After a brutal downturn in the wake of the global financial crisis, M&A activity has picked back up in a big way. As accelerating technological change drives consolidation in virtually every industry, this looks to be a secular trend. And that’s big news for young people looking for reliable work in corporate accounting, which has seen its share of lean years.

4. The Gig Economy Is Here to Stay

The gig economy is important for two big reasons. One, as its practitioners grow more ambitious and successful, they need more accounting help than ever. Two, accountants themselves can take advantage of a growing set of lucrative opportunities to work as consultants or hired guns, stringing together full-time-equivalent incomes on the back of high-value, task-based work. The Uber of accounting has yet to be invented, but it’s probably not far off.

Economics Is Boring, But You Should Major in It Anyway: 5 Reasons

By Fergus Cleaver

Picture an economics major. What do you see?

Please, don’t hold back.

Let’s face it—the discipline of economics is not exactly the paragon of cool. Its practitioners are nerdy, and proudly so. “Flashy” is a foreign concept to them.

Do they care? Nah. They’ve got the last laugh.

Turns out, economics is actually a pretty great field to be in. Sure, not every economics major will grow up to be a celebrity central banker or the head of a big Wall Street firm. But economists—and, yes, economics graduates can call themselves economists—enjoy an unusual, uncanny perspective on the world. When it comes to finance and business, they’re like sharks swimming in a millpond filled with minnows. (The rest of us non-economists are the minnows.)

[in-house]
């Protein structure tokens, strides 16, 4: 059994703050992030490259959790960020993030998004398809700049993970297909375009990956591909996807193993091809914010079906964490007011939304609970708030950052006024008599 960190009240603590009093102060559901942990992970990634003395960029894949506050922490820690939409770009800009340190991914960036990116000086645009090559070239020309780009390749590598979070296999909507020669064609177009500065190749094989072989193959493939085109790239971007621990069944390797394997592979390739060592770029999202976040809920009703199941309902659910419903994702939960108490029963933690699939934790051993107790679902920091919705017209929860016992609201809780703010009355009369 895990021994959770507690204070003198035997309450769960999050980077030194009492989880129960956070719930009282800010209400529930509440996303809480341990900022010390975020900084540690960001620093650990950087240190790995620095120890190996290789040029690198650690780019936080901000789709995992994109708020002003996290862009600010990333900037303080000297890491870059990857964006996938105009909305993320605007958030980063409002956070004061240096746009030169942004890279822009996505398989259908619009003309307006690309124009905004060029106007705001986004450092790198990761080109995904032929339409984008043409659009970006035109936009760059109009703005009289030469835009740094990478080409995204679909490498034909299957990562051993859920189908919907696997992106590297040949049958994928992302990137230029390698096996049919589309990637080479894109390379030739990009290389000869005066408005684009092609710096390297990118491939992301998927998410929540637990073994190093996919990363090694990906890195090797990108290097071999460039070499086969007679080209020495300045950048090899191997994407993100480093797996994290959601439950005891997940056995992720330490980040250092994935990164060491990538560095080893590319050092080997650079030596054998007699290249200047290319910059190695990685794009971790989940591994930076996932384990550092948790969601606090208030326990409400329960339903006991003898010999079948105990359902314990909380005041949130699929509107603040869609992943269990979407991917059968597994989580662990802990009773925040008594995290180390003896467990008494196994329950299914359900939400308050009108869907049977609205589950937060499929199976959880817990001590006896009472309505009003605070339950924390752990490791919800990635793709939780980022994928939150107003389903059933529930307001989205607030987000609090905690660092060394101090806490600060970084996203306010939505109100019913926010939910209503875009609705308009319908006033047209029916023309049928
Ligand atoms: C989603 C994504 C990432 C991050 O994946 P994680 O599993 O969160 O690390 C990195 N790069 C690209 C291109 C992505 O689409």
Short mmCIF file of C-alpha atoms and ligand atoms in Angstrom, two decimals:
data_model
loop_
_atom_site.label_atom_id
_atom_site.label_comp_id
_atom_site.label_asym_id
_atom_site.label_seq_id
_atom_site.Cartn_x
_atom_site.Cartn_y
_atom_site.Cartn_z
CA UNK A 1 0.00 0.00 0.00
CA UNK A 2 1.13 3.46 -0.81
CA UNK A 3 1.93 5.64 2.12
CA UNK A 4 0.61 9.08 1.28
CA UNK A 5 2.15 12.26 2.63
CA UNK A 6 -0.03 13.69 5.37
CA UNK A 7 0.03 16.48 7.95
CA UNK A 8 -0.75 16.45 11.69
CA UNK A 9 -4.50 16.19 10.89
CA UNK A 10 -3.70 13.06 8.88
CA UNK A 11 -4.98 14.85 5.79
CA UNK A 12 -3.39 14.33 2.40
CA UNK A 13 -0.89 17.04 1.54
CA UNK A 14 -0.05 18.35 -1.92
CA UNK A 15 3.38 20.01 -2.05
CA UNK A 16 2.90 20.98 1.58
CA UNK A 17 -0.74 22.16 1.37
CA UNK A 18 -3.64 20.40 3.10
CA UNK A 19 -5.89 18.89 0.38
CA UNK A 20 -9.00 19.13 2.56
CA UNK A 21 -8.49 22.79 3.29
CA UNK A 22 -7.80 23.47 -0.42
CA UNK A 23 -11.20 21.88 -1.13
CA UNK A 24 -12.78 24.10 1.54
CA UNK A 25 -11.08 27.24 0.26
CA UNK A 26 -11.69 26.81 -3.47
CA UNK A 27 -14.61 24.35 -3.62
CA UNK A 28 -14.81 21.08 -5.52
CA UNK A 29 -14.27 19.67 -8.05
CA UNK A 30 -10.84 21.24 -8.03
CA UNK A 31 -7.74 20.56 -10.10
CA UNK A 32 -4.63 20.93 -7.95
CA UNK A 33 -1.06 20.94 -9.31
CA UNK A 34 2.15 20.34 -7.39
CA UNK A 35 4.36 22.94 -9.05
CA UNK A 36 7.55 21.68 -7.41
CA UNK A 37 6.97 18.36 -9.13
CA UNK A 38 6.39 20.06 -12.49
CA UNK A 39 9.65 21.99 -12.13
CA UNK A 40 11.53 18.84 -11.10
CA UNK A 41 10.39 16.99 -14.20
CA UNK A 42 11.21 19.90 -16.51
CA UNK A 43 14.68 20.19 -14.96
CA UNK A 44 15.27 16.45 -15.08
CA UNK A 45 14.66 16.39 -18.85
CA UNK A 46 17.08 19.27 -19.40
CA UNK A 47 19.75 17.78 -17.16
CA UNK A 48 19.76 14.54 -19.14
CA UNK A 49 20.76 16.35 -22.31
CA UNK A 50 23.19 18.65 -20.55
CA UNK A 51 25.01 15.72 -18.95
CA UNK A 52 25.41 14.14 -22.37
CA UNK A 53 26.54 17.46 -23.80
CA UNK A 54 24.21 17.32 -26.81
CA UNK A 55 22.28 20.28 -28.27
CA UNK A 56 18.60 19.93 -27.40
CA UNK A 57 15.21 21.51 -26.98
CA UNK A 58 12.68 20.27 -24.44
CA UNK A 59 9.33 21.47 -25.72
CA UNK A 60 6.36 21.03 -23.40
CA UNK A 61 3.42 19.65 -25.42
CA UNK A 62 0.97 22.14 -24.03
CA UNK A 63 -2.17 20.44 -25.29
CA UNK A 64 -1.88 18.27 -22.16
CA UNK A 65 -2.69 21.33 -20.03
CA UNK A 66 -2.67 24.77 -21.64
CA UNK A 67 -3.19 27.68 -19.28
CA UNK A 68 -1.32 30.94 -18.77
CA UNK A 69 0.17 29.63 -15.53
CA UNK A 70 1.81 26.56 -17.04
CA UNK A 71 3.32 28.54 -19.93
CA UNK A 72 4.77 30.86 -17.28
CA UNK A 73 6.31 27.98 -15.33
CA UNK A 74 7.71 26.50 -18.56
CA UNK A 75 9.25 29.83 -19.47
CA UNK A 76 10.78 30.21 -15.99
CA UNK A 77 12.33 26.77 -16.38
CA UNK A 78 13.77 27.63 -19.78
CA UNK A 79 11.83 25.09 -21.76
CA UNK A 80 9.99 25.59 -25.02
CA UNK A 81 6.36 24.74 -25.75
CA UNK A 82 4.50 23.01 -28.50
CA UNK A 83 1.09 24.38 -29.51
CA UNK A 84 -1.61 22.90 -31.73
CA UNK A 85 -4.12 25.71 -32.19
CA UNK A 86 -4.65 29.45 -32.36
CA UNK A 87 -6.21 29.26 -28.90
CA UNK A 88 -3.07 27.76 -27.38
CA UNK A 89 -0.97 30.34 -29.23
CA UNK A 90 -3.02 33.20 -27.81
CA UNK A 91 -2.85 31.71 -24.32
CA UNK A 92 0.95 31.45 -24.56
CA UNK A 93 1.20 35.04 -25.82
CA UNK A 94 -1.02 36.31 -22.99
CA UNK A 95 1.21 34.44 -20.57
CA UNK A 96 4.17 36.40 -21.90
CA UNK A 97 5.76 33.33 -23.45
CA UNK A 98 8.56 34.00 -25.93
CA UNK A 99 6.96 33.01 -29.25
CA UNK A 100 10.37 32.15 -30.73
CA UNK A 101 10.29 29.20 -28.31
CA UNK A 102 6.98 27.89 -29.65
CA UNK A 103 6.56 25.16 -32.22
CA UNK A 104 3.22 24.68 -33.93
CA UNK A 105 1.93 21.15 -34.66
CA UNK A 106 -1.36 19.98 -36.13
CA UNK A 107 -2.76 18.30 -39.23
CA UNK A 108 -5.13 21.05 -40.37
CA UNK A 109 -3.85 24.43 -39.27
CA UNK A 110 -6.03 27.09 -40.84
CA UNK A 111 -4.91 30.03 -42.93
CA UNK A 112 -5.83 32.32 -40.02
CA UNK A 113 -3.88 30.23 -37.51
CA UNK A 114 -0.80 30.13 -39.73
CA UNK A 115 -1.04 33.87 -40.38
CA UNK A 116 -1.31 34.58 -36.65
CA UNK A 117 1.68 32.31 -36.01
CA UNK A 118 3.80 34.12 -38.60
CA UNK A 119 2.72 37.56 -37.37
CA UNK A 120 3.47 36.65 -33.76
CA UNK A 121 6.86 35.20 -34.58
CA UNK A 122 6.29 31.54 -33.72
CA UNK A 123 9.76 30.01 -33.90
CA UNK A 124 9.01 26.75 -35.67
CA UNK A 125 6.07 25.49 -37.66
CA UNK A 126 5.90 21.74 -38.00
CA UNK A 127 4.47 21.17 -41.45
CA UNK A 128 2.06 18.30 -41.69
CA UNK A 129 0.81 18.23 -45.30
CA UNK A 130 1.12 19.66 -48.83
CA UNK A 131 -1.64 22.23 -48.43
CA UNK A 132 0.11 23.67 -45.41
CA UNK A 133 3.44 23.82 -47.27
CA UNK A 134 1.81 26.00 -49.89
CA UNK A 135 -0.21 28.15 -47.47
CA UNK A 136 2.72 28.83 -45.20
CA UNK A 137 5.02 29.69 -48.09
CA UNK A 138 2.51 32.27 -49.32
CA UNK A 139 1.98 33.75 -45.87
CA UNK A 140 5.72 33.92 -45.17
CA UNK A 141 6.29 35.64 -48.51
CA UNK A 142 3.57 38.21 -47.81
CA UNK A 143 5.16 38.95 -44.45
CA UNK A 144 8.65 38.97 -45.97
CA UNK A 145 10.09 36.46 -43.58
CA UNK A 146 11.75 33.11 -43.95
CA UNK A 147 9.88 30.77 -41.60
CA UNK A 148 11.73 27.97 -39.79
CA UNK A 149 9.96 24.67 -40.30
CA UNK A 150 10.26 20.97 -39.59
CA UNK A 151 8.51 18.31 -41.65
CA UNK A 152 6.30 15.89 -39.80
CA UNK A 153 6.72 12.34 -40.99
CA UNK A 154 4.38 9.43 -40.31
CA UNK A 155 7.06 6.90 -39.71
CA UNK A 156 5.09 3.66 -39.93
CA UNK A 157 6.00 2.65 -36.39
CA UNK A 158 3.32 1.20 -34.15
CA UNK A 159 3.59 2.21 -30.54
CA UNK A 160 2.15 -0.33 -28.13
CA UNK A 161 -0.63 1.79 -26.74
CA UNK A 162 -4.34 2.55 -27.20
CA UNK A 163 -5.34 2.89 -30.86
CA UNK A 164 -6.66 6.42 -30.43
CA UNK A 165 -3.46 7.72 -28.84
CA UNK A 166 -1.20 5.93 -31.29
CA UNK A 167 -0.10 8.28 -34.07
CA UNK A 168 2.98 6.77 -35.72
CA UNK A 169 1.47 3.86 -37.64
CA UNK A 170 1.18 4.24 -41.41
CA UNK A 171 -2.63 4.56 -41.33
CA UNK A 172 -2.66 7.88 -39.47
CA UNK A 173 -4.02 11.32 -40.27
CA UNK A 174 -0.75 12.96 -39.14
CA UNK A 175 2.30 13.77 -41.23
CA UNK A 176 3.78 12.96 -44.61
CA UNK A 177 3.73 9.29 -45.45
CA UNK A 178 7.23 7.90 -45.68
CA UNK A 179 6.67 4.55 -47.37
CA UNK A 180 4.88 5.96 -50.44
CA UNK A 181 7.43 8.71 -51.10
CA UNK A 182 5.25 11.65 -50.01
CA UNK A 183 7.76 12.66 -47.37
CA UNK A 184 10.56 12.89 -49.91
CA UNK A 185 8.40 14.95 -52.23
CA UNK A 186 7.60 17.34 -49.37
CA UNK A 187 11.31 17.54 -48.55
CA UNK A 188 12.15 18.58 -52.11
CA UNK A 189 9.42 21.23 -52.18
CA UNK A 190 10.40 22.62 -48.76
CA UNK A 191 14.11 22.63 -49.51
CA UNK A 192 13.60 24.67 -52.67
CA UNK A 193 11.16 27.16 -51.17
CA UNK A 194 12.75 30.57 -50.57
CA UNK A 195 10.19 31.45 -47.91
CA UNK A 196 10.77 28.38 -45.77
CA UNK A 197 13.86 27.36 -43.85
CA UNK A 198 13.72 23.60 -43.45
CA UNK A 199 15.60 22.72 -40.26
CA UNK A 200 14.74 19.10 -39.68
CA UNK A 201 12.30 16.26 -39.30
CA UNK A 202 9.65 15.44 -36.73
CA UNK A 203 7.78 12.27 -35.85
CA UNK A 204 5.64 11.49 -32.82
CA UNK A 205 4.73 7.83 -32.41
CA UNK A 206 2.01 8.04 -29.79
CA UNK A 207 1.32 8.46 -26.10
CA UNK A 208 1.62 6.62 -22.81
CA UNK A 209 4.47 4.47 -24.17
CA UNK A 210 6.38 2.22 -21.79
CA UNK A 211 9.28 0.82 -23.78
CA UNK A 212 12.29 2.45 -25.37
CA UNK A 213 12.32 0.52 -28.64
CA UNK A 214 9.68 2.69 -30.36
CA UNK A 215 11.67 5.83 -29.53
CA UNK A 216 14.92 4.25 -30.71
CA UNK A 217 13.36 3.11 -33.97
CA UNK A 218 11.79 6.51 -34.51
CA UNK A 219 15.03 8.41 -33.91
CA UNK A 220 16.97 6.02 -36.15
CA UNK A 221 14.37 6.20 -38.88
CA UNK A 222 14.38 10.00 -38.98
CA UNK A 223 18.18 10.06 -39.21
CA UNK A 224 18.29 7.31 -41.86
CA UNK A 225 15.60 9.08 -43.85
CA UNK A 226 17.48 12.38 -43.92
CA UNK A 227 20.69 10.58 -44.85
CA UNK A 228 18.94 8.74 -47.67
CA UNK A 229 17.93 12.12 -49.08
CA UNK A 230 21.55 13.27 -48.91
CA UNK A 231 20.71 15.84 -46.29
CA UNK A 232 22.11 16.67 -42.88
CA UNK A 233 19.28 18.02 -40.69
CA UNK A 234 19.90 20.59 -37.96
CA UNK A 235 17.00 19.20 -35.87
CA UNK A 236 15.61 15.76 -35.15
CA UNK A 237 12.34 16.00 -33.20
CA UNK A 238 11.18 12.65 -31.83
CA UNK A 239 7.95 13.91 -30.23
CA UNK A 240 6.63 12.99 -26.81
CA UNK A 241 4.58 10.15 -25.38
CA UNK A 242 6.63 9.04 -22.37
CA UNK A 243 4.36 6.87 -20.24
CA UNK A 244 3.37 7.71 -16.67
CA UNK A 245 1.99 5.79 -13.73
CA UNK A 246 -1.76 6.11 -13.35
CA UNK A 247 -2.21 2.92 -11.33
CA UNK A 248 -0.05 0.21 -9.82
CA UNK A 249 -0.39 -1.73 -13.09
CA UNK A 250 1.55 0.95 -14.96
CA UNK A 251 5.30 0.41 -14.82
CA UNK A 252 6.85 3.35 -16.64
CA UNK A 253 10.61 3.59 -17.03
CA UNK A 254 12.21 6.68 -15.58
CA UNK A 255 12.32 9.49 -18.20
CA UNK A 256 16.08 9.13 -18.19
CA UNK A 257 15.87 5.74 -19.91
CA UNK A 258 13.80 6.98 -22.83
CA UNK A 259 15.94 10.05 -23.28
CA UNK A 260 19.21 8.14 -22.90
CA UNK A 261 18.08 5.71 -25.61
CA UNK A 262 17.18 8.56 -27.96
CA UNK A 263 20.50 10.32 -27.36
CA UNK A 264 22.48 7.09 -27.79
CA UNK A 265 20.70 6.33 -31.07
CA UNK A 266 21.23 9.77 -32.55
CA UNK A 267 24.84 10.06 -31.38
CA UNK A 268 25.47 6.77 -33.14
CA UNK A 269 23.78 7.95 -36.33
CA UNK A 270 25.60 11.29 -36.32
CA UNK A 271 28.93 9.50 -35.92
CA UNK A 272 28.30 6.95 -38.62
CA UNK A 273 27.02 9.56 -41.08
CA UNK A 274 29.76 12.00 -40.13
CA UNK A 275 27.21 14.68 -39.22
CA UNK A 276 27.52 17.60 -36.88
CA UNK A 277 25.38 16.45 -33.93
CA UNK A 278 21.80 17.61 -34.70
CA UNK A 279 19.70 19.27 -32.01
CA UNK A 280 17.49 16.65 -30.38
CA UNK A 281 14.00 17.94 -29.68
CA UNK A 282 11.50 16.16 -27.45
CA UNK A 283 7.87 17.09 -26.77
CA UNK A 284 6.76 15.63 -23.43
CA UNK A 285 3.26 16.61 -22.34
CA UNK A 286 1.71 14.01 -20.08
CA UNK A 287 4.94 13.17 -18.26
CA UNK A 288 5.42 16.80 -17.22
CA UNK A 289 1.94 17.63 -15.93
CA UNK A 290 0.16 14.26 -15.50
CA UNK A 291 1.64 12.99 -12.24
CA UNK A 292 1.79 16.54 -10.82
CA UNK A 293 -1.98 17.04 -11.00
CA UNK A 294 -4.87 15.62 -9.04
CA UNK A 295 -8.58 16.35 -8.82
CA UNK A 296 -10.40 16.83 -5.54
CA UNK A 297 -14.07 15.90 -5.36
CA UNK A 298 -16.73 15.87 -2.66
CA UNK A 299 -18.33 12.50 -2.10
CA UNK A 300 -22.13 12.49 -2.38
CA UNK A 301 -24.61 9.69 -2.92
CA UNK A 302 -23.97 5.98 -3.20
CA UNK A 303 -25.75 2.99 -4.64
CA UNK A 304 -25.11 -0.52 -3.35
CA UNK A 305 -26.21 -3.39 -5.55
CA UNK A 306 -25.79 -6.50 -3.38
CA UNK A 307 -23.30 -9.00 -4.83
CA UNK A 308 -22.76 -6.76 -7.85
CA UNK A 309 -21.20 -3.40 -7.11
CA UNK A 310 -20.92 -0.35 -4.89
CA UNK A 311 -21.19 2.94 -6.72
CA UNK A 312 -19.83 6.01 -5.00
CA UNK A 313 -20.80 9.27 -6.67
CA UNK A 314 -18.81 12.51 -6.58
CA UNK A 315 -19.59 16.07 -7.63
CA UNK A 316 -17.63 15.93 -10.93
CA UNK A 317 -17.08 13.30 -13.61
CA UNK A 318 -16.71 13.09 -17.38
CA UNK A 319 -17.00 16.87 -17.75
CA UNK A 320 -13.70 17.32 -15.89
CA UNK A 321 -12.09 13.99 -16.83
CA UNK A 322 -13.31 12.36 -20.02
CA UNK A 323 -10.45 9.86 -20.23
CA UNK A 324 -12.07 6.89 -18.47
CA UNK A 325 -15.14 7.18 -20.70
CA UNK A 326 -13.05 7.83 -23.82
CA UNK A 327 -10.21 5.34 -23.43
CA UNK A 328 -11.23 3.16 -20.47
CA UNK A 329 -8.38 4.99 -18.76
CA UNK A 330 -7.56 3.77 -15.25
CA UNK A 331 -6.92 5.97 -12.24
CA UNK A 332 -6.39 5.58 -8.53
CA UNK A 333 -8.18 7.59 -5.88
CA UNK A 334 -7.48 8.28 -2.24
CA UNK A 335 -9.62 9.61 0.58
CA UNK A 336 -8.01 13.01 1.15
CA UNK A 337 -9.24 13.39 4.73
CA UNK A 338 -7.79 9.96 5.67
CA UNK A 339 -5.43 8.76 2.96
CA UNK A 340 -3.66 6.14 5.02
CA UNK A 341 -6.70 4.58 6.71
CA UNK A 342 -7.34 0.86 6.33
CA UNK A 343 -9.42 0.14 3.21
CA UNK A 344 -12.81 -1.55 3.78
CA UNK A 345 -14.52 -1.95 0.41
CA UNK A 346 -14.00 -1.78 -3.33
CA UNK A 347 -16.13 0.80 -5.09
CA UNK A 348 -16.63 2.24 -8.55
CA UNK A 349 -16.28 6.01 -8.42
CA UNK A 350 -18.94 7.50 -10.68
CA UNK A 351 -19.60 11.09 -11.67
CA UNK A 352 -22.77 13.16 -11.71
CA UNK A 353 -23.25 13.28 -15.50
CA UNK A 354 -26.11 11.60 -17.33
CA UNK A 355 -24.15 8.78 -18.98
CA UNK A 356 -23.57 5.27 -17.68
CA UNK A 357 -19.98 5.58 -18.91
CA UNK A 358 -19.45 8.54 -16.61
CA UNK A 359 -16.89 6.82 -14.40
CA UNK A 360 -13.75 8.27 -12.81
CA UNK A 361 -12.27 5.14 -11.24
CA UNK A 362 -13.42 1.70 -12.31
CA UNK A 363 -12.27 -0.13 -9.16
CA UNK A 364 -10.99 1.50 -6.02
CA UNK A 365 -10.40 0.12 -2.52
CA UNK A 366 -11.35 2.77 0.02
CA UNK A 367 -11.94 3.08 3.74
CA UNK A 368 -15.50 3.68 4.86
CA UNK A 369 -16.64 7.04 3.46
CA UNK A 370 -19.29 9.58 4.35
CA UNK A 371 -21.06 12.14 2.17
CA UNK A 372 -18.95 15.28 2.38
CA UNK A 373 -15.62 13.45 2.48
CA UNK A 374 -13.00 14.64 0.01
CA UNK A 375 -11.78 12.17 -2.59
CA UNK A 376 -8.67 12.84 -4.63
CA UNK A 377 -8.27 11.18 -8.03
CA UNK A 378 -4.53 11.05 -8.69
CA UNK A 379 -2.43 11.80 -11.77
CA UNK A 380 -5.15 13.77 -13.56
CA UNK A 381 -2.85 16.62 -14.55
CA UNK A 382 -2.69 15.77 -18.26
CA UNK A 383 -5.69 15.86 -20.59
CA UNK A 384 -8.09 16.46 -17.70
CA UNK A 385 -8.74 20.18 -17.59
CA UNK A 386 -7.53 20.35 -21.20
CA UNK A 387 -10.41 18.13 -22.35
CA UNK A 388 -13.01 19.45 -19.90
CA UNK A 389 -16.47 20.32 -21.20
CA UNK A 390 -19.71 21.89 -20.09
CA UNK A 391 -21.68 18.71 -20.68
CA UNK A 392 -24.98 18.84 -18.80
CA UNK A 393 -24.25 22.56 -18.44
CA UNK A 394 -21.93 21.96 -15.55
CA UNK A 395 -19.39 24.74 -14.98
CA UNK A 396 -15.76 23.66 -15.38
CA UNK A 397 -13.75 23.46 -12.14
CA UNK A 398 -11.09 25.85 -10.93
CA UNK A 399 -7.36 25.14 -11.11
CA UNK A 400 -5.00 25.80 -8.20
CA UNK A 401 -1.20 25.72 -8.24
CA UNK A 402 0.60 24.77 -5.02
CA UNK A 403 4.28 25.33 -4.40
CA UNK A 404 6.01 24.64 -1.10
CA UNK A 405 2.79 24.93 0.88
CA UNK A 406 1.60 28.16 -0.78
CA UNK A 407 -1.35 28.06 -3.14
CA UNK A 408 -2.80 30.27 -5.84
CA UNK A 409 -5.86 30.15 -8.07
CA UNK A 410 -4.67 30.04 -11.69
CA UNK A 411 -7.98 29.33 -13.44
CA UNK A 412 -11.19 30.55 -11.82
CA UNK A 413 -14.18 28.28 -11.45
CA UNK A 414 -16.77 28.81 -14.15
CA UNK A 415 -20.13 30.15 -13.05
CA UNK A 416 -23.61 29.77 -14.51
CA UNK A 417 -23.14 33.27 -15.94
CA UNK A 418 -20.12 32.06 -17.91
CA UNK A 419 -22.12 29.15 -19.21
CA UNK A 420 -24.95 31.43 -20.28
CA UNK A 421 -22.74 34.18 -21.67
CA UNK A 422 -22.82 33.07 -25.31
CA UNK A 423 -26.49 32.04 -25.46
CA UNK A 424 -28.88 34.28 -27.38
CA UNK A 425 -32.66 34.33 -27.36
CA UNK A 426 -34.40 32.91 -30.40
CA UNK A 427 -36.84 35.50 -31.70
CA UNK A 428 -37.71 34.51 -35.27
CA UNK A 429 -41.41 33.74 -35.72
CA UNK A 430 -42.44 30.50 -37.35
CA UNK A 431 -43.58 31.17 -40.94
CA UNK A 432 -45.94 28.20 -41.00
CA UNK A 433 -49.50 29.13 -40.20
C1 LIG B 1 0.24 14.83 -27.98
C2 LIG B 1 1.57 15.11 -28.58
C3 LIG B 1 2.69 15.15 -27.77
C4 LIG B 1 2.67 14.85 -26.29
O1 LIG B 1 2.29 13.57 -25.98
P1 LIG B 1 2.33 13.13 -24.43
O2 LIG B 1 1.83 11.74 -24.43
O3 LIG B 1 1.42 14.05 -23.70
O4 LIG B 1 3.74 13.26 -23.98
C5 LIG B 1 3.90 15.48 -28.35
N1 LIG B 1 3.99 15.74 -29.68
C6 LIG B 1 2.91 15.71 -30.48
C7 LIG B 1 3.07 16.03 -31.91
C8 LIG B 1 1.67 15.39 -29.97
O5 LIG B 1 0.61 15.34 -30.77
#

So, even if they don’t make millions, economists tend to come out on top—or, to borrow a phrase, ensure that the odds are ever in their favor. Here are five concrete reasons to ditch your current career plan and become an economics major.

1. It’s Great for Aspiring MBAs

Surprise, surprise: Economics is one of the most popular majors for aspiring MBAs. (Which, in turn, is one of the most popular graduate degrees for people who aspire to join the global 1 percent.) By the transitive property of majors, economics is a not-quite-sure ticket to the top of the, er, economic heap.

2. It Teaches You How the World Actually Works, Not How It Should Work